2. I highly advise you use buttermilk in this marble cake recipe, low fat buttermilk or full fat buttermilk works. The only substitution would be whole milk, no other milks. Trust me on this one.
  3. I recommend Lindt or Ghirardelli chocolates, or Trader Joe's pound plus bar. Do not use low quality chocolate or chocolate chips.

Adapted from The Great Milky Way Cake in Sally's Candy Addiction

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© Sally’s Baking Addiction. All images & content are copyright protected. Please do not use my images without prior permission. If you want to republish this recipe, please re-write the recipe in your own words, or link back to this post for the recipe.

You should try my triple chocolate layer cake next. Just sayin’.

Triple Chocolate Layer Cake

Eggland’s Best provided me with eggs to bring you this recipe.

How to make the best, most buttery and rich marble cake from scratch!! Complete step-by-step photos and recipe on
How to make the best, most buttery and rich marble cake from scratch!! Complete step-by-step photos and recipe on


  1. Hi Sally! I’m in charge of making a cake for my uncles surprise birthday party next week. I knew when I was assigned cake duty, I had to use one of your recipes! I’m making a single layer 12×18 sheet cake. Should I just double the recipe? I don’t mind having extra batter, because I’ll make cupcakes with it.
    Also, he hates sugary sweet frosting. Could you recommend any whipped cream frosting recipes or tips to make a frosting that will be okay out at room temp for a few hours?
    Thanks so much! Can’t wait to make this cake.

    • Hi Destiny. I would make two batches of this cake batter, instead of doubling. You risk overmixing with so much batter, which could ruin the texture of the cake. Here’s a whipped cream frosting recipe I use from time to time. It’s delicious.

      • Ahh yes, that was my plan, to make two batches! I find it to be easier that way so I don’t forget to double one ingredient and mess it all up… it’s happened before haha.
        I started to research some stable whipped cream frostings, and that is one that I stumbled upon. It’s for a big party so I hate to use a recipe that I’m not sure about, but I will take your word for it. Thank you so much, and thank you for the speedy response! Enjoy the rest of your night.

      • Hi Destiny, how did that whipped cream frosting recipe work out for you?

  2. Hi! This looks delish! I would like to make this in a 11×15 pan so will be doubling the recipe. How would I go about layering the batter as I am doing 2 batches. White , chocolate (first batch) and then white, chocolate (second batch) on top and then swirl? Or both white batters and then both chocolates and then swirl? Also how long would I bake this for? Thanks!!

    • Hi Theresa! I would do white, chocolate, then white, chocolate. So your first option. I’m unsure of the bake time in that size pan. Shouldn’t take long at all.

  3. Hi,

    Do you have a print feature for your recipes that I don’t see. Also, are you aware that on your website there is an automatic popup ad that appears at the bottom of every page you open? I investigated and it is specific to your website…… ????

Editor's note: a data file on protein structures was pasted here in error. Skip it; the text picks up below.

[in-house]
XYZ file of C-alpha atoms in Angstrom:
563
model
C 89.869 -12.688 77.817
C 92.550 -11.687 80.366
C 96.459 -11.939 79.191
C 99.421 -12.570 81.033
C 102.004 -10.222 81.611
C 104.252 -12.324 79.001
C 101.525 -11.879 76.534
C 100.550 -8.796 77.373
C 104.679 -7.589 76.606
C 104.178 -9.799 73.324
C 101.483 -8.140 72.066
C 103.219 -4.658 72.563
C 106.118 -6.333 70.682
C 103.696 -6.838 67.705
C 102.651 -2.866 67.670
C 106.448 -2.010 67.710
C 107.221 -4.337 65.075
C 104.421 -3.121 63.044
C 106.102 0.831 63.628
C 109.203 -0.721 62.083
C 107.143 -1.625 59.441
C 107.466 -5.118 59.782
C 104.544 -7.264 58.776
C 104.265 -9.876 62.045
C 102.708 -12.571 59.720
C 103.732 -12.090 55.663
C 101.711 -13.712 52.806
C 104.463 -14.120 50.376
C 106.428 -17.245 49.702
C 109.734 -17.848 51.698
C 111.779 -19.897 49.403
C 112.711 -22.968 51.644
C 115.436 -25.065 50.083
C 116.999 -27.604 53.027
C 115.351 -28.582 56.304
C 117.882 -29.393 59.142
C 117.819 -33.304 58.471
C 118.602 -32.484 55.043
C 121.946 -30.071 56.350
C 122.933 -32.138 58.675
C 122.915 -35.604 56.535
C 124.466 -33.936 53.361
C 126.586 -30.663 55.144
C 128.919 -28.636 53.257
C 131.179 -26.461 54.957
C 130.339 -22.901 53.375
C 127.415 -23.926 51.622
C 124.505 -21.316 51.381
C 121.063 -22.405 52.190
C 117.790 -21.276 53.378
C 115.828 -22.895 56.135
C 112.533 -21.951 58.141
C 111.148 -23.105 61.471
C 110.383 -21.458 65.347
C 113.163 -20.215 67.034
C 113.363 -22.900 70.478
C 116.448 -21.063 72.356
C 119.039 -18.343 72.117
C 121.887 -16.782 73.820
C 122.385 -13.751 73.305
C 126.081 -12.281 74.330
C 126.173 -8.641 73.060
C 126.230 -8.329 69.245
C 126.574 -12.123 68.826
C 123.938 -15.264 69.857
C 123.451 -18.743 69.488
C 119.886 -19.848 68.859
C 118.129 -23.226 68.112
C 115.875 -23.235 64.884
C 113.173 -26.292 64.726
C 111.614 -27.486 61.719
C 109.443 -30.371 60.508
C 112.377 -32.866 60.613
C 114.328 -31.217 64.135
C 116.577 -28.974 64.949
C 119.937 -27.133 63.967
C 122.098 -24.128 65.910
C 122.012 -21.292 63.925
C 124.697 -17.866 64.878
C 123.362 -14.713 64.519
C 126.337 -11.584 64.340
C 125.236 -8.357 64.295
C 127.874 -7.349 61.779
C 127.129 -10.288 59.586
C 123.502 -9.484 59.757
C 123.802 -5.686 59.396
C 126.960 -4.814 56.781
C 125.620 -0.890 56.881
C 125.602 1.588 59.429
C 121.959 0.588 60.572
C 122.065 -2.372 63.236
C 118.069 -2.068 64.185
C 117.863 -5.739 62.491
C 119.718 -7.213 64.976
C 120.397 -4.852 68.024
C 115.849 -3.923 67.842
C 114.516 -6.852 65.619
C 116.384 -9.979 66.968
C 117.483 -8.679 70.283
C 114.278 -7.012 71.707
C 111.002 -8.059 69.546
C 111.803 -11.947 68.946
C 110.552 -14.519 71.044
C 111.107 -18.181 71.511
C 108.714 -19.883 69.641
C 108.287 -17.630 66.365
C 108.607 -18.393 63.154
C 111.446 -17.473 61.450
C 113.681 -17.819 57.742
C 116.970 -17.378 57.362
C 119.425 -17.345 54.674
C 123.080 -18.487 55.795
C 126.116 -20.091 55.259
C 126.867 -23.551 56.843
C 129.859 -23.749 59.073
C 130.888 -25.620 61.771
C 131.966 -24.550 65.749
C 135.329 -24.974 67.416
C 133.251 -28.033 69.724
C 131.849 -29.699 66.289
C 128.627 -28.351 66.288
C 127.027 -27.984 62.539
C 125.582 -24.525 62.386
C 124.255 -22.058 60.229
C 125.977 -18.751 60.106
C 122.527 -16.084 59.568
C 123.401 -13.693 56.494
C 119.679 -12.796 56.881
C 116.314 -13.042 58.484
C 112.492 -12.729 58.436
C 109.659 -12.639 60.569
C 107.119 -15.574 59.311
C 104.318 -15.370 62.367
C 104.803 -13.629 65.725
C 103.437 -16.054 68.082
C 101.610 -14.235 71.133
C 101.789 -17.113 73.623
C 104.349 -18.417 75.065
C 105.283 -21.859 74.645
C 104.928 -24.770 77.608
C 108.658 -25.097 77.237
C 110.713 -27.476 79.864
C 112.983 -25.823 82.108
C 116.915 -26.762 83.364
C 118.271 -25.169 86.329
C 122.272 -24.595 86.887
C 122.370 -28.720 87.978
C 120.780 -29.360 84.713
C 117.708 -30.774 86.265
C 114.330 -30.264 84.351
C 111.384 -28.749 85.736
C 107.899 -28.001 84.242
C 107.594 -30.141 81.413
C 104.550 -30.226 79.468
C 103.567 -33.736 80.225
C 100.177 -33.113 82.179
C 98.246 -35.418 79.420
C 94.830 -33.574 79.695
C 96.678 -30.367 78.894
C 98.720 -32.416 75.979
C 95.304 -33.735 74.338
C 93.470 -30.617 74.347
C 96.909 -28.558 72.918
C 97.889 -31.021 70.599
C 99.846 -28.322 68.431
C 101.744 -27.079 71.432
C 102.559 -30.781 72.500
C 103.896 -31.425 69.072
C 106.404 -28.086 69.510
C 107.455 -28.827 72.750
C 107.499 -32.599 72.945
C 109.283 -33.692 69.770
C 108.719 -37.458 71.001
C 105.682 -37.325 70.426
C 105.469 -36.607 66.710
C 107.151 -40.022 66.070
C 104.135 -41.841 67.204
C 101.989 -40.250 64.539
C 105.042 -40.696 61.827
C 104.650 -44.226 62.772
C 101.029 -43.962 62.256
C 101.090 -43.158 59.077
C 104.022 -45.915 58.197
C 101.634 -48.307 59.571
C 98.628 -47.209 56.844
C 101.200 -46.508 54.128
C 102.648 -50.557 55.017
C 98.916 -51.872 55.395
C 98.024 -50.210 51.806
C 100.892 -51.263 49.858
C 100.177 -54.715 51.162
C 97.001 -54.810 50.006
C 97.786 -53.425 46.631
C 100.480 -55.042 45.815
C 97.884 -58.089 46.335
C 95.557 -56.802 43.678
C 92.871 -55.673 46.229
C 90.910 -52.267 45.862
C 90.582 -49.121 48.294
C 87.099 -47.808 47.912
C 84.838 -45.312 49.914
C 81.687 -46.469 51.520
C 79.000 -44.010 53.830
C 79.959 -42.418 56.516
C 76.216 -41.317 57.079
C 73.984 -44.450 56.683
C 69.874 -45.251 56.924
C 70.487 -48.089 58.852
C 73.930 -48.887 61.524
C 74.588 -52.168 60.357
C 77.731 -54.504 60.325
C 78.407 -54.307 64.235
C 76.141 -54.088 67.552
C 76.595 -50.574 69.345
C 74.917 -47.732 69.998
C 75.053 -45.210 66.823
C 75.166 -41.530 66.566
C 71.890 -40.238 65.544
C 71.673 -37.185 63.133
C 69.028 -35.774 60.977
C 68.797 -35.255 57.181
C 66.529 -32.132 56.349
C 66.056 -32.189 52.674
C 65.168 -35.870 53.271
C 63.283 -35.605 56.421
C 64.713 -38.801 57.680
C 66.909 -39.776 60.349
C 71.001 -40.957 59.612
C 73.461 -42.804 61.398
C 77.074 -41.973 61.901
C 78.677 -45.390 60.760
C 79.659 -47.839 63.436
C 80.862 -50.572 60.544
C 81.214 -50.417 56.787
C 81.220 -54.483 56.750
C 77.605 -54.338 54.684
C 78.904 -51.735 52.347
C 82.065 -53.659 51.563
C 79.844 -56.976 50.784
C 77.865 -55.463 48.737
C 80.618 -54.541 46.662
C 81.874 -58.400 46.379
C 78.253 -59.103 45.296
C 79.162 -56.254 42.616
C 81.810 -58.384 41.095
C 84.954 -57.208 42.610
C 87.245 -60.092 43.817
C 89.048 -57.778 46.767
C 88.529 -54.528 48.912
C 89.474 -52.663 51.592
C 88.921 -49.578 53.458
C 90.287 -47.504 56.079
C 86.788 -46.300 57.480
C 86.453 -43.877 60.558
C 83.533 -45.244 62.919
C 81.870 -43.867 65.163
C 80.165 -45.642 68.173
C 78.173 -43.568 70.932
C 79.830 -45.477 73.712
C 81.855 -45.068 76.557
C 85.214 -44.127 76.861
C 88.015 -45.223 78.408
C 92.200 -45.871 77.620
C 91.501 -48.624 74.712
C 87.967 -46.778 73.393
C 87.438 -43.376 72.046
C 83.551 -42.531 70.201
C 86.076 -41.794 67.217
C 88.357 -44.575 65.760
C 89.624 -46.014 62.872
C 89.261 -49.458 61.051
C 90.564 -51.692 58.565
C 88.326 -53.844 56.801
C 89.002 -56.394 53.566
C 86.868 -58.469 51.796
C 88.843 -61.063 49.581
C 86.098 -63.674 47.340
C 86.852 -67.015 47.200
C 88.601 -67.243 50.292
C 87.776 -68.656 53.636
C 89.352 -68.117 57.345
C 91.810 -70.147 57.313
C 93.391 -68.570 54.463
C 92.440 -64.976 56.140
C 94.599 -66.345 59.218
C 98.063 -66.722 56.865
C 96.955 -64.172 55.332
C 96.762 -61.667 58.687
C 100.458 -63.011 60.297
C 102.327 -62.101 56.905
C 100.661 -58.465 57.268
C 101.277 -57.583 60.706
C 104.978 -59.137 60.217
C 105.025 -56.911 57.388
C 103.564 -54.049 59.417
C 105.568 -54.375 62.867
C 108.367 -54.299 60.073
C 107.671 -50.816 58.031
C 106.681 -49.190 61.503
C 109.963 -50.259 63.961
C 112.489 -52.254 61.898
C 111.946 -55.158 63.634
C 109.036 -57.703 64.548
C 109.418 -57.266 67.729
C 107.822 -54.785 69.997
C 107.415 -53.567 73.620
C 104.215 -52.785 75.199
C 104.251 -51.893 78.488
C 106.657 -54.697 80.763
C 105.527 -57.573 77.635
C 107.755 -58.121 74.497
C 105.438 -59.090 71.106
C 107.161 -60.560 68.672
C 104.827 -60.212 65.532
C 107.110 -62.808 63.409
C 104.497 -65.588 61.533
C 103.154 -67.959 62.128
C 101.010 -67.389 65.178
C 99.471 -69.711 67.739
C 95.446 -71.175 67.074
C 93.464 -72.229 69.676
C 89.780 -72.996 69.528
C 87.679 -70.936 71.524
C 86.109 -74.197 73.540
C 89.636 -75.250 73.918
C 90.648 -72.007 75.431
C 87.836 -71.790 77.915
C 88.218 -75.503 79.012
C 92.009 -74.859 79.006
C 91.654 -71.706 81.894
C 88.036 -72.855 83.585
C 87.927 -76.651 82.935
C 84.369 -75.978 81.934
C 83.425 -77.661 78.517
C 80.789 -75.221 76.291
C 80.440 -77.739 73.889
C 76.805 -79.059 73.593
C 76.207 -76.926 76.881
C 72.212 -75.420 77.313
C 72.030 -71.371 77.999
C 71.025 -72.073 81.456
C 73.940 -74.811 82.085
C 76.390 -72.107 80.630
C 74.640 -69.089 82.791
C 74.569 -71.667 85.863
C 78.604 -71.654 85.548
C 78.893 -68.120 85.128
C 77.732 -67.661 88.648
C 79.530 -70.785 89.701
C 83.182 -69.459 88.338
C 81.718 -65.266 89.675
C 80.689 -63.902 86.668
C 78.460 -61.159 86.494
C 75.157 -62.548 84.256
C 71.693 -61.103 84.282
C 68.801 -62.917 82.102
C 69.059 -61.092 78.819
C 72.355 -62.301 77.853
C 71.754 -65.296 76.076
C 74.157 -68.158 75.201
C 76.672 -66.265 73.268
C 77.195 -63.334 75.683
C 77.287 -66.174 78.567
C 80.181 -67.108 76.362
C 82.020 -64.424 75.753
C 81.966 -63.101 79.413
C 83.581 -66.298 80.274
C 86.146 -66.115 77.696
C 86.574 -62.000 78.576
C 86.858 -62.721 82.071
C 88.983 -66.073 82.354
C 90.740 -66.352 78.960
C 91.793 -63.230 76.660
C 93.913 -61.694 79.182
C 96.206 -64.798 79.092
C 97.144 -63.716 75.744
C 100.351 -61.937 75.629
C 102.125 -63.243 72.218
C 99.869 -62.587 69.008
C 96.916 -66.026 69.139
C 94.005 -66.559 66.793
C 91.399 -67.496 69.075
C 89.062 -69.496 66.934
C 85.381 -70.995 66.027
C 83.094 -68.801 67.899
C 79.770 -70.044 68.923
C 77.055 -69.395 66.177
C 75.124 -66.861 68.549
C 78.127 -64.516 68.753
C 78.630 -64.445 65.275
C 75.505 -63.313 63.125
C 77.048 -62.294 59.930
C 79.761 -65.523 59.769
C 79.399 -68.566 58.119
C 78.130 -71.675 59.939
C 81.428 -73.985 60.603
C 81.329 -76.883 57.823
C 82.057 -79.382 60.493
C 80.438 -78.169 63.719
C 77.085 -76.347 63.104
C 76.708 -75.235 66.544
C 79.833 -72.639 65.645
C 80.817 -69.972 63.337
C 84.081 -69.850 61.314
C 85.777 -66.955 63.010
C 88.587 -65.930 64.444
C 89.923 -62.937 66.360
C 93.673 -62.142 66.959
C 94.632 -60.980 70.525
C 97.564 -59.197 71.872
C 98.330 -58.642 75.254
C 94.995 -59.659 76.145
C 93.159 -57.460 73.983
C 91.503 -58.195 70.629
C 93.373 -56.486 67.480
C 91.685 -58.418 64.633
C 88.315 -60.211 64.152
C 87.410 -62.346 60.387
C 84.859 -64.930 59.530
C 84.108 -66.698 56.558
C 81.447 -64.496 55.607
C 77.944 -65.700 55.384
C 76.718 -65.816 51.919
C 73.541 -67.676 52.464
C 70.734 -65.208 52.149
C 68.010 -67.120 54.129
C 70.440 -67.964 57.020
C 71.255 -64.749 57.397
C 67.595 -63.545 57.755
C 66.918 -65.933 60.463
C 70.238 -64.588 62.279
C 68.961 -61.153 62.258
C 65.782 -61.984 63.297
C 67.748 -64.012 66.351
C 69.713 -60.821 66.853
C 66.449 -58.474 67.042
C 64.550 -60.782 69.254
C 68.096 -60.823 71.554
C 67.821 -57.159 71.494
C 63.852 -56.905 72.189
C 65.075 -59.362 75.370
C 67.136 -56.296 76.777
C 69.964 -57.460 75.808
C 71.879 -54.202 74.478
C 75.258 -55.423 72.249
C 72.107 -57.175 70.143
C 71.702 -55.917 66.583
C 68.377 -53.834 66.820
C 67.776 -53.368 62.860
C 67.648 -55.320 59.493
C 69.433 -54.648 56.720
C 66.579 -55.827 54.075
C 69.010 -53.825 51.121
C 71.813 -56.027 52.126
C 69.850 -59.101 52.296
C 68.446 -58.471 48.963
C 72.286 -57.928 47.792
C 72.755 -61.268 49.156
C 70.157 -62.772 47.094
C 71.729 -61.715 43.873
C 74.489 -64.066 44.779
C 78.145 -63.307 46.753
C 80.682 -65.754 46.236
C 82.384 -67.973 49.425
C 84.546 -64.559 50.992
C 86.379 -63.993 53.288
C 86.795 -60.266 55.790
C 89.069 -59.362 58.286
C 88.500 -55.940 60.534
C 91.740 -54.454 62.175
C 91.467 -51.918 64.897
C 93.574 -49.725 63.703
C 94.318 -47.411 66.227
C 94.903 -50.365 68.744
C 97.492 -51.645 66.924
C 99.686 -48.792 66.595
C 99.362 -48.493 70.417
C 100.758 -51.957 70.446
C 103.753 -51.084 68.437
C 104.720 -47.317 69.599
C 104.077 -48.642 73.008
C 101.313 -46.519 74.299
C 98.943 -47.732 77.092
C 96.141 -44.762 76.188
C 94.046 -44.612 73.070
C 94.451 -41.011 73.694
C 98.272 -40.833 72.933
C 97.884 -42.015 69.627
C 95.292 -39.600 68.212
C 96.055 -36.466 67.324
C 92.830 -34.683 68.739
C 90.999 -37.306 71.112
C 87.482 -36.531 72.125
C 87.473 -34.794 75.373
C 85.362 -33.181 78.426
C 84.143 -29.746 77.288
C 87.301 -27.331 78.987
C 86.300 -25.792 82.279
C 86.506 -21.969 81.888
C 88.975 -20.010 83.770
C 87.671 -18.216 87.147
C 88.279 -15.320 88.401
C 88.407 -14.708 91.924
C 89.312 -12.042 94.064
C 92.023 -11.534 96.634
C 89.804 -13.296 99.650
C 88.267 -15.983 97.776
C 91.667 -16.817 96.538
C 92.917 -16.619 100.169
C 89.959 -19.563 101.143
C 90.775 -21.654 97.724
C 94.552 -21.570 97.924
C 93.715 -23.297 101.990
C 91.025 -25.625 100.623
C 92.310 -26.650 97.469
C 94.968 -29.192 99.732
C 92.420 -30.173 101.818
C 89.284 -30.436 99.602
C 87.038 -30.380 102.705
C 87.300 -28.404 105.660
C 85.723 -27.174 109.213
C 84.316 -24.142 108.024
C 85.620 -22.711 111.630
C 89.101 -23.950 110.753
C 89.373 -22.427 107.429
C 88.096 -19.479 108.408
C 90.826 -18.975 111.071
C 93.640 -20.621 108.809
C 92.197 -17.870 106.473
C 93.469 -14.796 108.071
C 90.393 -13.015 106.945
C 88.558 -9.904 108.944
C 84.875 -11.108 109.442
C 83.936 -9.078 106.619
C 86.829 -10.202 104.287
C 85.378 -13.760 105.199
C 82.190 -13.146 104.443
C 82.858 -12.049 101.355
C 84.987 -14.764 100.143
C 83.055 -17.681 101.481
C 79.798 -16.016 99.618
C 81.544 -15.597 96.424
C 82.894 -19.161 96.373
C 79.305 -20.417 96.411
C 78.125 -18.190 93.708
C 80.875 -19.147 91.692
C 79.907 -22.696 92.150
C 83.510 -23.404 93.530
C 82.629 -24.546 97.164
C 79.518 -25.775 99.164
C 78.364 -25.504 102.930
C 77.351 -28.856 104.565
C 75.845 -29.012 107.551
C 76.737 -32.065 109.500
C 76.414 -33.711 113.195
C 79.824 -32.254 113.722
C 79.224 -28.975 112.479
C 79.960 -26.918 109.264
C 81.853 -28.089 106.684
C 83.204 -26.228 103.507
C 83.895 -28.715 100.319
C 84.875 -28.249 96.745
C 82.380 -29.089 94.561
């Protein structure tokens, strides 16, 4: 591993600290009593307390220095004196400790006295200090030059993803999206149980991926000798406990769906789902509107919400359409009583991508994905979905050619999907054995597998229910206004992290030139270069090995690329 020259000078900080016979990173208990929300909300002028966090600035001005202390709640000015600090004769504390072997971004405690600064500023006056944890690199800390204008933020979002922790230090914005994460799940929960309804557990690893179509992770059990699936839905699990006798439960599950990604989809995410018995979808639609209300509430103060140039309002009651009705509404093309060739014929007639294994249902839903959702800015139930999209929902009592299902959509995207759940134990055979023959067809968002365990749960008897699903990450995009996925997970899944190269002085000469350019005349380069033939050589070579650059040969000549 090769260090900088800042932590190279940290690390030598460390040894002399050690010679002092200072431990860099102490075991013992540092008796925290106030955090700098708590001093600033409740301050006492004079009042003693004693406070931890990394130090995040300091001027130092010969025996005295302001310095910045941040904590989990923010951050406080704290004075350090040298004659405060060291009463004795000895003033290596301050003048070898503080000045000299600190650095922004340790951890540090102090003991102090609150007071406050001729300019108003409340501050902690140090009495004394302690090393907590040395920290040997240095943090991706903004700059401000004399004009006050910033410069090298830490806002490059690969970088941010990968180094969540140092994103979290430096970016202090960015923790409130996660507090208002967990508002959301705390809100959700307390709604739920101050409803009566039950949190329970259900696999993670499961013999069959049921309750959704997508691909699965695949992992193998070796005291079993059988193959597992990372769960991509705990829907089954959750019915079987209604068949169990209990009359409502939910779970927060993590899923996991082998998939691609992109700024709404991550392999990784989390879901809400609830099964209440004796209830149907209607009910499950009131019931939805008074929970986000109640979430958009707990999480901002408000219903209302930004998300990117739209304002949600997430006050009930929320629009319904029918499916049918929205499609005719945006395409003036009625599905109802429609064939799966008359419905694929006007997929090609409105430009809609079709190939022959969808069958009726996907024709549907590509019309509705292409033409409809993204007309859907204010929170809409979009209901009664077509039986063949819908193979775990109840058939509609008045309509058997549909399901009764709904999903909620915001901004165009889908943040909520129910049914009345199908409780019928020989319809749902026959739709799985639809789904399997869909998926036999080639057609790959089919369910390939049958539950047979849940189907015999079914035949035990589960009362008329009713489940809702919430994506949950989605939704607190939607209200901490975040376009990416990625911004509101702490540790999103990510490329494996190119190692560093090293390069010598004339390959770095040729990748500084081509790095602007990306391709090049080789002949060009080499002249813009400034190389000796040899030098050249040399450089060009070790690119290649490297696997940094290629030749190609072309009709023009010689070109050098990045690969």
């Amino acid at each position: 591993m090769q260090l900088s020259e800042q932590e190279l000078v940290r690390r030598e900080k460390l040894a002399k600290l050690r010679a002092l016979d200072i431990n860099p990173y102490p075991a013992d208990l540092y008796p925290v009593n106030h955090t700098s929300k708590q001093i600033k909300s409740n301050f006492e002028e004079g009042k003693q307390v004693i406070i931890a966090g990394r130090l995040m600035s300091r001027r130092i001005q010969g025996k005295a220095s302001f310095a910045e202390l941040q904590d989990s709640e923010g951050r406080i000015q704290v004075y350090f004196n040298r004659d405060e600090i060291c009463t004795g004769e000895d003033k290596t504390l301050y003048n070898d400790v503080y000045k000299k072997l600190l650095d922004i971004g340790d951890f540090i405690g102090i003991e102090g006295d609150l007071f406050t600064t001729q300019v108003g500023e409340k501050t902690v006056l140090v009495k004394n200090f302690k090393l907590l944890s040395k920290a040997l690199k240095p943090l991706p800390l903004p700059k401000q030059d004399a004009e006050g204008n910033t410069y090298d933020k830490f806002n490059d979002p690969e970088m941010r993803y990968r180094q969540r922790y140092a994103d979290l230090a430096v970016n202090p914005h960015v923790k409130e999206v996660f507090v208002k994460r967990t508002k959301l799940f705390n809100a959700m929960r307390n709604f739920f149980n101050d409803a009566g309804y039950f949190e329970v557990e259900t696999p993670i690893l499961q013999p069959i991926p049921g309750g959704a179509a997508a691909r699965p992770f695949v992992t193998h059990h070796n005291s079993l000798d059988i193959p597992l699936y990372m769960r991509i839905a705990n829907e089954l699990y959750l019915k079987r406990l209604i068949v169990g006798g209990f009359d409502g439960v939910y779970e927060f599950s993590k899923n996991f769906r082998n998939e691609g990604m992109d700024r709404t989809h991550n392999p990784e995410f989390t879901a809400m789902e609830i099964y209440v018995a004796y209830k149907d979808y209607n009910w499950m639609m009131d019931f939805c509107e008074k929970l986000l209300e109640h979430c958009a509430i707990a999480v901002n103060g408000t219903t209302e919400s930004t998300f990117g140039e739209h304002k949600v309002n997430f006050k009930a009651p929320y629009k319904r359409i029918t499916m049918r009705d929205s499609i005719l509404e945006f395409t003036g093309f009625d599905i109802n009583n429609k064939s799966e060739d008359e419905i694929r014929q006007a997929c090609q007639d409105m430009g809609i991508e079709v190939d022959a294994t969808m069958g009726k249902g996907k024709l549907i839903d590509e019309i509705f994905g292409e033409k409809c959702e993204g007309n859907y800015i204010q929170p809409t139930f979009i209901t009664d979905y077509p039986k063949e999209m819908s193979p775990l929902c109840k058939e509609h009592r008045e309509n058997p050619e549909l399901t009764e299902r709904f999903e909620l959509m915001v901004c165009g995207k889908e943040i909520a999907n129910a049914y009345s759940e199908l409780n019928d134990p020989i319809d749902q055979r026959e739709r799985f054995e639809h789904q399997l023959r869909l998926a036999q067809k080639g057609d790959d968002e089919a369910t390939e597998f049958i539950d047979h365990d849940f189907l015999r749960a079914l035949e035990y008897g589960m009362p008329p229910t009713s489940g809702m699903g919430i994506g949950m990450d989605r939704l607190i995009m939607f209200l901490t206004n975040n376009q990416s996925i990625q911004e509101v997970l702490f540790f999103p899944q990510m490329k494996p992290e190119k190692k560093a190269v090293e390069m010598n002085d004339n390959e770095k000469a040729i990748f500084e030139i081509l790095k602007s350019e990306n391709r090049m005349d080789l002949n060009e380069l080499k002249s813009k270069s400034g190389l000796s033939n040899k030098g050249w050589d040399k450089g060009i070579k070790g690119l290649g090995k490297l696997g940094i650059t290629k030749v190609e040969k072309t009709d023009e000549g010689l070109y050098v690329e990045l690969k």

I am looking forward to making this recipe. Thanks for sharing it!!!

    • I do! It’s right below the thumbnail photo in the written out recipe. The ads you see today are not permanent, we’re working on a redesign this month. My apologies!

  4. Hello there! I need to make a 12″ double stack marble cake for a friend at the end of the month. Your recipe looks amazing! Just wondering if I can use a 12in round cake pan for this recipe? Does the cake rise pretty nicely? I will be covering this cake in fondant. Will it be sturdy enough to stand up to the weight of the fondant? Thank you so much! Can’t wait to try your recipe! 

    • Hi Janice! The cake layers will be quite thin in a 12-inch pan. But, yes you could do it. I’m unsure of the bake time, but the cakes will be sturdy and should rise beautifully. (Though, thin.)

  5. Can the milk chocolate frosting be made a day ahead and then frost the cake the next day?

  6. Hi Sally! I plan to make this cake for my son’s second birthday! I halved the cake recipe to see how it would taste and if I could make it good enough since I’m a beginner when it comes to baking cakes from scratch. My batter was VERY runny, is this because I didn’t have buttermilk? I used 2% milk but will definitely use buttermilk when making the full recipe. 

    • It wouldn’t be because of the different milk, though buttermilk IS thicker. But 2% shouldn’t make a huge difference in the batter’s texture. I wonder if the recipe just wasn’t halved properly? Did you like how it tasted?

      • It did taste good but came out rubbery-like. It wasn’t fluffy and was just reading about the room temp ingredients. I used room temp butter and milk but not eggs, ugh! I think that is my problem. Also, I don’t have a stand mixer or paddle attachment for my hand mixer, could this be why it was rubbery?

  7. Hi, I really want to make this cake for my son’s birthday party. We live in a high altitude around 5000 feet. Are there any adjustments for this recipe for high altitude? Thanks so much!

  8. This recipe is just…amazing!!! People love it! Thanks for yet another great one!

  9. Hi Sally, 

    Regarding the oven temperature/mode, are you referring to top and bottom heating or fan mode?

  10. Hi, can I bake just one cake in a square 9×9 pan? Or will the batter be too much? Shall I put most of the batter in a 9×9 square pan and use any left overs in a loaf tin? How much should I fill a 9×9 square tin? Also, does it taate good without any frosting? Can I not frost it at all?